Environmentalists argue improving class D roads serves little purpose other than bolstering counties’ legal claims to these routes and undermining the surrounding land’s wilderness value.

The bill also shrinks Salt Lake County’s piece of gasoline-tax revenues by nearly $1 million. According to a fiscal note, Kane would get $183,000 of this money, and the balance would be returned to the pool available for maintaining secondary roads.

The bill reprised Noel’s HB314, which passed both houses during the regular session, but time ran out before differences in the House and Senate versions could be ironed out.

Those versions contained a bombshell that few noticed at the time but caught the attention of lobbyist David Spatafore on the eve of Wednesday’s special session.

While Noel had described his bill as merely an administrative fix for a funding-allocations “glitch,” the measure really drove much further into controversial territory, according to Spatafore, who represents a half-dozen Salt Lake County cities. A problematic provision would have allowed counties to ”develop” class D roads to be included in their class B and C inventories.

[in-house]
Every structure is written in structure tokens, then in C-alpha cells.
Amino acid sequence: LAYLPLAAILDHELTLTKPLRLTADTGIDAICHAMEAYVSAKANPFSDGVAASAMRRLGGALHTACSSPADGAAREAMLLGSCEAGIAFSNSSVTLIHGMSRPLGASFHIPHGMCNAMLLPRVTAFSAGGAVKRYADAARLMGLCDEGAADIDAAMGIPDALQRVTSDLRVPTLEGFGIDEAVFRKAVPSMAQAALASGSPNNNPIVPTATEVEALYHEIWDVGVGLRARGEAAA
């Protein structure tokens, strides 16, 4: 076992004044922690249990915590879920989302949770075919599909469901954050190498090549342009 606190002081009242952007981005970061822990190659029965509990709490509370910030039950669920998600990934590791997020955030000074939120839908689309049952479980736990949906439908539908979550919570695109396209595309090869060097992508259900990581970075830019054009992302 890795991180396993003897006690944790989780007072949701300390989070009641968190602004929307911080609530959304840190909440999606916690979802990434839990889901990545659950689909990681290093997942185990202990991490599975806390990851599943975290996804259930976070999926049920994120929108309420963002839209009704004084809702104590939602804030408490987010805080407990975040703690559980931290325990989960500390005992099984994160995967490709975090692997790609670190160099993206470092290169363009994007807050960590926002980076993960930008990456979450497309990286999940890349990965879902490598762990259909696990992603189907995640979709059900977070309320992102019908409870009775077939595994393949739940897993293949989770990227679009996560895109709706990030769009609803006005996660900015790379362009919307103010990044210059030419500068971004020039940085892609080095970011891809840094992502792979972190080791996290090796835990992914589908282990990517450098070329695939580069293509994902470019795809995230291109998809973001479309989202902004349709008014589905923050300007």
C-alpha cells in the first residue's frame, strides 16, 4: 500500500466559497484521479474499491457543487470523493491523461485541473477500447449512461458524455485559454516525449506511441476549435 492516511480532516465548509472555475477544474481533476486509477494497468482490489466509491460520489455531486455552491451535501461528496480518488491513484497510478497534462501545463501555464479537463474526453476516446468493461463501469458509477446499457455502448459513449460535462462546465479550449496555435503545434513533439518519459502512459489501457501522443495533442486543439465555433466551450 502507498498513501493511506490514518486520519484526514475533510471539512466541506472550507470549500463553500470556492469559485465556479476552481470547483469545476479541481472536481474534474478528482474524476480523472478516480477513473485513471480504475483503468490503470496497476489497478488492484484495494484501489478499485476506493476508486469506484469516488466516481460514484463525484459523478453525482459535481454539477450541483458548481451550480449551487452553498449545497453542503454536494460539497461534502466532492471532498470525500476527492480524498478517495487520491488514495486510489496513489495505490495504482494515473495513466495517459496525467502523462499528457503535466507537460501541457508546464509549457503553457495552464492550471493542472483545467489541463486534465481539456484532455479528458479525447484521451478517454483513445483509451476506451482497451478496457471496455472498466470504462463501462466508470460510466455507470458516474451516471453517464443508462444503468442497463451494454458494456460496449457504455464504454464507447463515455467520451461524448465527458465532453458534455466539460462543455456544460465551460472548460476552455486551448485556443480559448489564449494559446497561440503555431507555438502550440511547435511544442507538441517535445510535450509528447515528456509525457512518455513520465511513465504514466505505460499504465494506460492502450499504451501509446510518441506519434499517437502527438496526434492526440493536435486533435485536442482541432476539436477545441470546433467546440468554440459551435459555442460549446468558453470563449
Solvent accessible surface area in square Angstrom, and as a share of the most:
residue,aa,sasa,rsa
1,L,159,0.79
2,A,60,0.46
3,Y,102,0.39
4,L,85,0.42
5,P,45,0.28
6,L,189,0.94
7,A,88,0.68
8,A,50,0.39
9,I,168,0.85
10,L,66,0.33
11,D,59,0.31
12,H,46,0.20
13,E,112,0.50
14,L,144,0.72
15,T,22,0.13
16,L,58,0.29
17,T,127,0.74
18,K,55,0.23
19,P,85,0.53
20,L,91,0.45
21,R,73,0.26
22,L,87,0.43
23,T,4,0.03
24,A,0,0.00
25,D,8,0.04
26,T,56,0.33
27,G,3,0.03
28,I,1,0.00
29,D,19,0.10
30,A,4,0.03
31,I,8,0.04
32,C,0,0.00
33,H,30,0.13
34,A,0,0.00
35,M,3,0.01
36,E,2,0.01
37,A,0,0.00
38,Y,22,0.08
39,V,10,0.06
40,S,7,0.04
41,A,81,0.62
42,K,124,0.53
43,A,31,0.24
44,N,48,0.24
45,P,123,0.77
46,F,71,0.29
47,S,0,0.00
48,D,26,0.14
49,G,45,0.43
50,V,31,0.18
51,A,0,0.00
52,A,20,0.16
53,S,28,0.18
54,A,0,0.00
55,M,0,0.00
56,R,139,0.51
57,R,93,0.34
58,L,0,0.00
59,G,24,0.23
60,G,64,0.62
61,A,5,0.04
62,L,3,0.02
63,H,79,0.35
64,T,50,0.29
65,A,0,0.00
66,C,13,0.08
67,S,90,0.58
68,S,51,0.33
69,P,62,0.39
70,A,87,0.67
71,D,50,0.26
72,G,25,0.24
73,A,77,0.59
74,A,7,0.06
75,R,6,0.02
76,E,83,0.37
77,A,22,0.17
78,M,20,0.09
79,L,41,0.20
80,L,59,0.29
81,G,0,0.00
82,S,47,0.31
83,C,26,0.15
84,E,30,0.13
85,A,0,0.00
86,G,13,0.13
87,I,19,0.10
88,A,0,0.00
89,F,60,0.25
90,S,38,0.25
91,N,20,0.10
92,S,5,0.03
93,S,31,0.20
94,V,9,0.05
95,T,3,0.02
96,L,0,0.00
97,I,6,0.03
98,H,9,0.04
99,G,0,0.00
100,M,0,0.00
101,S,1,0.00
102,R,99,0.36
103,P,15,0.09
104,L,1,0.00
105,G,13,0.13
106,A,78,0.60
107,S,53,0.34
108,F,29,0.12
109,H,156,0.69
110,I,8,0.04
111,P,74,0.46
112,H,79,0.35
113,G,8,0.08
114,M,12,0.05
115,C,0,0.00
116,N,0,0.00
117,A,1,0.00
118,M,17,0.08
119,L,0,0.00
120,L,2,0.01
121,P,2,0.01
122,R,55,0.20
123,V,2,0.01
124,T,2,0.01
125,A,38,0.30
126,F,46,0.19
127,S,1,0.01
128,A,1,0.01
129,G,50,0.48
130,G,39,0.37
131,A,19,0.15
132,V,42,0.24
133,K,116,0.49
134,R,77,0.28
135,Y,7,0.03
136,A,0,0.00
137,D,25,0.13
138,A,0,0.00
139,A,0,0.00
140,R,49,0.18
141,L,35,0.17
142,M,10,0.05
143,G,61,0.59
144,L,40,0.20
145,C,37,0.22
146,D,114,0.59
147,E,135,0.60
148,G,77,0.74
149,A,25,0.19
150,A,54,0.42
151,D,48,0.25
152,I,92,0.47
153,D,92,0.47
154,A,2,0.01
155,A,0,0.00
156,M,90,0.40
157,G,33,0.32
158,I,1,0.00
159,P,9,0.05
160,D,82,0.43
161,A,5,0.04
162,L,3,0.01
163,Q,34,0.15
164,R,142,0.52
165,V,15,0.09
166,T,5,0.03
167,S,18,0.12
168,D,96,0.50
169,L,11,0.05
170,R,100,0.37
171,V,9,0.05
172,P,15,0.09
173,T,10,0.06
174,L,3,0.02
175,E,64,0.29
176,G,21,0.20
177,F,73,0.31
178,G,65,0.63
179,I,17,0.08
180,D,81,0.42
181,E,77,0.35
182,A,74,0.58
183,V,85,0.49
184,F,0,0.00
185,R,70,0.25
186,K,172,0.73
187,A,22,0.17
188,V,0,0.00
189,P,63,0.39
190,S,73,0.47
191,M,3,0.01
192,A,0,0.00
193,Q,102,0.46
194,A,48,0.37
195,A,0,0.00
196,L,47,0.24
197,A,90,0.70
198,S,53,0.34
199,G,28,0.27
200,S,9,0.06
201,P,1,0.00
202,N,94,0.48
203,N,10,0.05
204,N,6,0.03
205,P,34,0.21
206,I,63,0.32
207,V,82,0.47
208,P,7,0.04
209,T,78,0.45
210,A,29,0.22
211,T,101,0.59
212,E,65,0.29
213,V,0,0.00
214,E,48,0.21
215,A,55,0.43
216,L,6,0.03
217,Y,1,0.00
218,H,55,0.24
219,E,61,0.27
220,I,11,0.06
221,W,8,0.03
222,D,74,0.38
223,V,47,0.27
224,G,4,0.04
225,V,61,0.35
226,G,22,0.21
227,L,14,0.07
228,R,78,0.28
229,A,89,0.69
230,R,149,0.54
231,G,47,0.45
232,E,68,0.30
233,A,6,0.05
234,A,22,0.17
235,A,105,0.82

“That’s an open-ended invitation to add 30,000 road miles to the system,” said Spatafore, the former longtime lobbyist for the Utah League of Cities and Towns. “This will dilute the system. You shouldn’t have a financial incentive to go out and blade 30,000 miles that don’t need to be done.”

It also would allow counties to use the money to “administer, manage and plan” lands adjacent to their road networks.

Under pressure from the Utah League of Cities and Towns, this language was stripped out before the bill reached the Senate floor Wednesday.

Yet the amount of money now in play is huge under the language that passed. Last year, UDOT distributed nearly $137 million to cities and counties to maintain class B and C roads. Thirty percent of the share going to counties off the urban Watch Front amounts to $11.6 million. This is roughly the sum that SB2004 makes available for class D road maintenance.

And that’s on top of the revenue transfer Noel accomplished in another recently enacted bill enabling rural counties to divert up to a third of transient-room tax (TRT) revenue to road maintenance.